A delegation of Italian students embark
on the MIUR-UCEI Remembrance Journey
100 Italian students and teachers have participated in the Journey of
Remembrance organized by the Ministry of Education (MIUR) in
collaboration with the Union of Italian Jewish Communities (UCEI) ahead
of Holocaust Remembrance Day which takes place on January 27.
Minister Lucia Azzolina and UCEI President Noemi Di Segni have
accompanied the students, together with David Ermini, current
vicepresident of the High Council of the Judiciary.
The itinerary included the Cracow ghetto and the camp of
Auschwitz-Birkenau, as well as an event at the Temple synagogue, where
Di Segni, Azzolina and Ermini have signed a joint protocol aimed to
encourage "awareness, training and study activities in institutions of
all levels and degrees, to combat all forms of discrimination and
2020 ‘Run for Mem’ to take place in Livorno
Ahead of the Holocaust Remembrance Day, the event “Run for Mem” is gearing up for its forth edition.
The non-competitive race aims to remember "the dramatic events of the
Holocaust and the Second World War, while transmitting a message of
hope, conveyed by the positive values of a day dedicated to sport
shared with all citizens".
The 2020 edition is going to take on Sunday, January 26 in Livorno
(Leghorn), as usual organized by the Union of Italian Jewish
Communities (UCEI) and the local Jewish Community.
The route will cover about seven kilometers departing from the
Benamozegh square, in front of the synagogue. The Honorary guest once
again will be Israeli Olympic runner Shaul Ladany, who survived the
Nazi camp of Bergen Belsen and the Palestinian attack in Munich '72.
Alongside Ladany, two Italian athletes who won a gold medal in fencing
in Munich, Rolando Rigoli and Mario Aldo Montano, will attend and share
their memories. Italian hurdler Fabrizio Mori will also be a special
guest at the event.
New Stolpersteine stones installed
in Florence and Bologna
By Pagine Ebraiche staff*
Several new stolpersteine stones commemorating the victims
of the Holocaust were laid down in Florence last week and more are
scheduled to be installed before January 23, for a total of 24 new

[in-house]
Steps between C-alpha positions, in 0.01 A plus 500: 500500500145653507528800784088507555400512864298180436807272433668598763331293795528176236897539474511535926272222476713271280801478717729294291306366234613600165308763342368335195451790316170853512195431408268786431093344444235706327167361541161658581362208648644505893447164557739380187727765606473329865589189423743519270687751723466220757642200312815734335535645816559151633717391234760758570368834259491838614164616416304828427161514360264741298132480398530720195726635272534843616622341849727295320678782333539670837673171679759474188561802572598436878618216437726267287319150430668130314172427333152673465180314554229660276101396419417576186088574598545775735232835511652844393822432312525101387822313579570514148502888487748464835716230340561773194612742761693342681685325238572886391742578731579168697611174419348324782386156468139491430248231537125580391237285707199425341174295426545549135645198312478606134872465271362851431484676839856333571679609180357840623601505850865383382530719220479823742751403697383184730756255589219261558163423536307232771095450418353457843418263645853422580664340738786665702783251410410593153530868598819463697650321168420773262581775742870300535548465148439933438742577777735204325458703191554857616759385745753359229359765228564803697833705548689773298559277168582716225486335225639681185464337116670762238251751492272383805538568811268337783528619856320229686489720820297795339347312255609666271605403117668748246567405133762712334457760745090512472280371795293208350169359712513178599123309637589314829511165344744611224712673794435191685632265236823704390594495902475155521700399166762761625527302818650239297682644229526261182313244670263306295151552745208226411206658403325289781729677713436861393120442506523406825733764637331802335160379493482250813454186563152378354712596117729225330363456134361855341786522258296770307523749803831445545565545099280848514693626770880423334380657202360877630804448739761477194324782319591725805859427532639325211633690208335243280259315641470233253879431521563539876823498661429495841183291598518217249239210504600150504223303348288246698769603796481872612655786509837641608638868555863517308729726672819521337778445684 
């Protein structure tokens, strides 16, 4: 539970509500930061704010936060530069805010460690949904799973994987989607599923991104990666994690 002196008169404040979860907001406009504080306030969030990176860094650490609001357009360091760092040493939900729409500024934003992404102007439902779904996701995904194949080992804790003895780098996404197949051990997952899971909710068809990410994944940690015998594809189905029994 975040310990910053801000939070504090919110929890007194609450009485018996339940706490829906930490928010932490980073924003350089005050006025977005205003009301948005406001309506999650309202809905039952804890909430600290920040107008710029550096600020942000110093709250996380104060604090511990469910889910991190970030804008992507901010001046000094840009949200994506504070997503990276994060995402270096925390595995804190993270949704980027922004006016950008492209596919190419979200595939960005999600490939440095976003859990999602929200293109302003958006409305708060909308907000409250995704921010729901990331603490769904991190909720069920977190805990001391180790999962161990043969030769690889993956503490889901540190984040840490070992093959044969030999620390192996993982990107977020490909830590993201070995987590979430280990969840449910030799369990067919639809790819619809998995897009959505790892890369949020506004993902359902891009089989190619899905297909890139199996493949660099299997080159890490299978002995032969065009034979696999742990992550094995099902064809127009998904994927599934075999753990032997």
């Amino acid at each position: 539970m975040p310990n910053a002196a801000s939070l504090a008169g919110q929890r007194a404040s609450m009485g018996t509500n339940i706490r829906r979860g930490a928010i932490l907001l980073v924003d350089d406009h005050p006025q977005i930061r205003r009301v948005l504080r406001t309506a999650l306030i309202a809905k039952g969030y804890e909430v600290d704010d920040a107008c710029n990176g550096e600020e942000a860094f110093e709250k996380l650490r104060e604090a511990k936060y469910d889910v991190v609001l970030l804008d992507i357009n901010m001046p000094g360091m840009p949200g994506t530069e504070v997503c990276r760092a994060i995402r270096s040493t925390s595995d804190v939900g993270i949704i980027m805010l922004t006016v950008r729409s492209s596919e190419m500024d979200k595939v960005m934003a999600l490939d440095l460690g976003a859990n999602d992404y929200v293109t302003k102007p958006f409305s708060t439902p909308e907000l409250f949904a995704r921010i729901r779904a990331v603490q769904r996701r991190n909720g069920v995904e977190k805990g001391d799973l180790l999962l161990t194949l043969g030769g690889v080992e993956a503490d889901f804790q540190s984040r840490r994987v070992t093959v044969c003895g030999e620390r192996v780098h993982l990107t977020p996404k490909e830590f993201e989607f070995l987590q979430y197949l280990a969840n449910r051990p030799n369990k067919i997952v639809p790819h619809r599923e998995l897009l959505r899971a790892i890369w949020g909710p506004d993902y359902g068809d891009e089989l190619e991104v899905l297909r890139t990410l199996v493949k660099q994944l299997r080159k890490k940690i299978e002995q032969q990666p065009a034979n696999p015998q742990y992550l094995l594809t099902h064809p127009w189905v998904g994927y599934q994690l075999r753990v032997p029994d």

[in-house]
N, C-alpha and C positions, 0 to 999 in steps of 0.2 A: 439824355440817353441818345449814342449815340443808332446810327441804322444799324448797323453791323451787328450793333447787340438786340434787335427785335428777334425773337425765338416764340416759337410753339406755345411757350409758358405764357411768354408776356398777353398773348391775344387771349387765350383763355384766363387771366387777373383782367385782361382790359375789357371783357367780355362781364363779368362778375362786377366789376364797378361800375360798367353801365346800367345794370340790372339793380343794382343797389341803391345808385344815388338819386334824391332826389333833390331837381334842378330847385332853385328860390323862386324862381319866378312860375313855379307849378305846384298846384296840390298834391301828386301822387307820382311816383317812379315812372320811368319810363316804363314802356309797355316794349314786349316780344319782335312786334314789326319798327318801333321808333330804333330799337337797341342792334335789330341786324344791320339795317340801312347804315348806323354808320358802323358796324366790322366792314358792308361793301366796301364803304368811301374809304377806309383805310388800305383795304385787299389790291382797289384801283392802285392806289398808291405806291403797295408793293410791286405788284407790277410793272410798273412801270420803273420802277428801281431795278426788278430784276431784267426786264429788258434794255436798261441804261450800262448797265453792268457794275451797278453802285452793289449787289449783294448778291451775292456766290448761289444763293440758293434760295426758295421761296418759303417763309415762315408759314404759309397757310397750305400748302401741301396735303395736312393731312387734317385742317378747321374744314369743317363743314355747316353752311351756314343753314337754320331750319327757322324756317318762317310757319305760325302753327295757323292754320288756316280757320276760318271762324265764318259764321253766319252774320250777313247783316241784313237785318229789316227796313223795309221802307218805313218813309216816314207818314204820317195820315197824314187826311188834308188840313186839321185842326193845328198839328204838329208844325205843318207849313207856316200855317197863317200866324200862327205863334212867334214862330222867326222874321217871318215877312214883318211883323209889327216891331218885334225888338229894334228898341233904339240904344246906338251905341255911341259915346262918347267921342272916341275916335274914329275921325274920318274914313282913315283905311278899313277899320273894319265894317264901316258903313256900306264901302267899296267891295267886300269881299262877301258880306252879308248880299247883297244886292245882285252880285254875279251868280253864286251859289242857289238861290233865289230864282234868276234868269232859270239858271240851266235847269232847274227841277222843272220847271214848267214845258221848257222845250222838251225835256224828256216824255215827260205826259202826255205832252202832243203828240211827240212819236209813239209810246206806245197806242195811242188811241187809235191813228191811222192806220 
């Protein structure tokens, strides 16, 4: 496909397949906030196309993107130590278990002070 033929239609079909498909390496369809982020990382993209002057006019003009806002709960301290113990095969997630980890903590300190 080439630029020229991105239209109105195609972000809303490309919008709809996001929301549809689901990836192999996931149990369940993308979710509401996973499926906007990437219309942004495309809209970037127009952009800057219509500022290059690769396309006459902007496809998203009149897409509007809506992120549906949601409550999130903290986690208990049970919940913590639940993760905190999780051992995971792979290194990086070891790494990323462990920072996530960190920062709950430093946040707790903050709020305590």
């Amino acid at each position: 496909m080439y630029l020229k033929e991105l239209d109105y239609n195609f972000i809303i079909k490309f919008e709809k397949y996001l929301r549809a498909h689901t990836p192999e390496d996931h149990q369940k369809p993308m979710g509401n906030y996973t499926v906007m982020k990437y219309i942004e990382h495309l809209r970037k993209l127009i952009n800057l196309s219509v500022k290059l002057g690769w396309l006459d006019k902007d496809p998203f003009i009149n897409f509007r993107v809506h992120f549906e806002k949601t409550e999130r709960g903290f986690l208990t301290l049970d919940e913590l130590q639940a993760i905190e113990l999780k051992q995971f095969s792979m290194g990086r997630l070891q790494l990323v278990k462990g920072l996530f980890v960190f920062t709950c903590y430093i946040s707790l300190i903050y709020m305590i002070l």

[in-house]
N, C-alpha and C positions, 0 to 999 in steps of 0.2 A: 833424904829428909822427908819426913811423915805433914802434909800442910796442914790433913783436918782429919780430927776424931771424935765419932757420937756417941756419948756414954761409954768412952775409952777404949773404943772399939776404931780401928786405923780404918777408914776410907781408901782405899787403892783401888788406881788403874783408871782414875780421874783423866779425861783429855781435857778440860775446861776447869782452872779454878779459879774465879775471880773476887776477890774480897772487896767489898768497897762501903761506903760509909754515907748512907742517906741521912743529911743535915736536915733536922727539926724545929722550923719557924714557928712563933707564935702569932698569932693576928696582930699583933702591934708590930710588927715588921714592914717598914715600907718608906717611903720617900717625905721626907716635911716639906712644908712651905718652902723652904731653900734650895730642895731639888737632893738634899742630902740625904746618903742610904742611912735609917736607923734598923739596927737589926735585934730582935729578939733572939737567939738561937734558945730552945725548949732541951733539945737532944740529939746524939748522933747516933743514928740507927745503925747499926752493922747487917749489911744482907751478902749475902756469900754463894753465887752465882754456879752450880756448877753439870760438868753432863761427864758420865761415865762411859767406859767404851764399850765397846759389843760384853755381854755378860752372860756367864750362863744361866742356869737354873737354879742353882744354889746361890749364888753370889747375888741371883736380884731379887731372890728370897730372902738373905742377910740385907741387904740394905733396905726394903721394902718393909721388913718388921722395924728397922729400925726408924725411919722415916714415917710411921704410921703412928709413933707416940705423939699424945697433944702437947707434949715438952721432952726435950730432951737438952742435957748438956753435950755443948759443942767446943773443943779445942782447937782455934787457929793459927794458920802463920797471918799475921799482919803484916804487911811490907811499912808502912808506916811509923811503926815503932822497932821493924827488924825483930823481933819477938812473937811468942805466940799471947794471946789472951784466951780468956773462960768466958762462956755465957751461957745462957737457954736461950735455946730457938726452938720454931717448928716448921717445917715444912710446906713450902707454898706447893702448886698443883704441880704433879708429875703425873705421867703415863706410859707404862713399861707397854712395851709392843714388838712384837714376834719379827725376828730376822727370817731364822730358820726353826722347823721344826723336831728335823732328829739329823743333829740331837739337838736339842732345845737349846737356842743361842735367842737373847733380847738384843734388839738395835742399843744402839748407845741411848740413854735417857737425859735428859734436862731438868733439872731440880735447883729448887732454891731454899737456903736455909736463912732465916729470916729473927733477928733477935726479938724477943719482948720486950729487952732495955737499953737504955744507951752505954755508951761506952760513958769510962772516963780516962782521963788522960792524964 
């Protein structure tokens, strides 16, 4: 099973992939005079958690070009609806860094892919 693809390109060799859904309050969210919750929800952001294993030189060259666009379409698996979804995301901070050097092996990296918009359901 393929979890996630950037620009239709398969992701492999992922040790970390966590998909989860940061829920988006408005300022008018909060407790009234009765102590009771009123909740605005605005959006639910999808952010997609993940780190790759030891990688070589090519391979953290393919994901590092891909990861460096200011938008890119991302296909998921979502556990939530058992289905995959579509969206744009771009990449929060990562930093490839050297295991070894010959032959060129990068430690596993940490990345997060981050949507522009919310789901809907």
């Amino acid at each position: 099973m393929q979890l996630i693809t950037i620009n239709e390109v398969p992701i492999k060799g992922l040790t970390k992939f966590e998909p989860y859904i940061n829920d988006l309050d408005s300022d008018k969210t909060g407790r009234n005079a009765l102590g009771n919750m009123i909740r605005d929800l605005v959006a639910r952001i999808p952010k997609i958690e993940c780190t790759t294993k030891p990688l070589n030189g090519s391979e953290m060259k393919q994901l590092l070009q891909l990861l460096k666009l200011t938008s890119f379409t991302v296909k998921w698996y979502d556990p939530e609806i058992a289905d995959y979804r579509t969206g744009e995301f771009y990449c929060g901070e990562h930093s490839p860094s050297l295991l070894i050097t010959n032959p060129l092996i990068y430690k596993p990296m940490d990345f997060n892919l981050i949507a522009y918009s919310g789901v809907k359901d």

stumbling blocks. Other stolpersteine were installed in Bologna.
Created by German artist Gunter Demnig, the stones are commemorative
brass plaques placed in the pavement in front of the last address of
victims of the Nazi-Fascism regimes. Every stone reads the name, date
of birth and death of the person it commemorates. Several thousand have
already been placed in hundreds of cities all over Europe.
Six stones were laid in via del Gelsomino, honoring Rabbi Rodolfo Levi,
his wife Rina Procaccia, their daughter Noemi, his sister-in-law
Daniela Procaccia with her husband Angelo Sinigaglia and their daughter
Ada. The ceremony was attended by Demnig, Florence deputy mayor
Cristina Giachi, President of the Jewish Community David Liscia, chief
rabbi Gadi Piperno and Archbishop Giuseppe Betori.
lashon - Français
L’Australie en feu
L’Australie est en flammes. Des mois d’incendies, la mort d’un
demi-milliard d’animaux, cent-mille personnes déplacées. Et ça ne va
pas s’arrêter. S’il n’y avait autant de morts, notamment d’animaux,
autant d’espèces éteintes, autant de douleur et de peur chez les
humains, on pourrait lui accorder le statut de dernier avertissement.
Mais peut-être que nous avons déjà dépassé ce stade, et on manque de
Foa, historienne. Traduit par Claudia Azzalini et révisé par Mattia
Stefani, étudiants de l’École Supérieure pour Traducteurs et
Interprètes de l’Université de Trieste et stagiaires au journal de
l’Union des communautés juives italiennes.
Lire sur la site
Time to take stock
By David Bidussa*
It is time to take stock. The Holocaust Remembrance Day turns 20. I ask
myself many questions, two often come back to me. The first: in these
20 years the Shoah has been the most remembered event, the subject of
commemorative, educational and television projects. #NeverAgain is a
viral hashtag. The second: in the last twenty years intolerance has
returned to be the most widespread feeling, including those countries
that have made the Remembrance of the Holocaust an identity symbol. All
right? Nothing to say?
*David Bidussa is a
historian of social ideas.
Berenice, the Jewish Queen of Rome,
and the Origins of Replacement Theory
By Fredric Brandfon*
earliest example of the fear that Jews might overturn and replace the
social order with their own people probably occurred in Rome during the
first century CE. A circumstance arose that threatened Roman dominion
over the Mediterranean world: The Flavian family line was in danger of
being replaced through a Jewish takeover.
In 70 CE, the Roman Emperor Vespasian’s son, Titus, had defeated the
Judean rebellion, destroying Jerusalem and the Second Temple. However,
once victorious, he chose as his willing consort Berenice, the sister
of Agrippa II, the former king of conquered Judaea. This choice was not
so odd as it may sound: Berenice and her brother had opposed the Jewish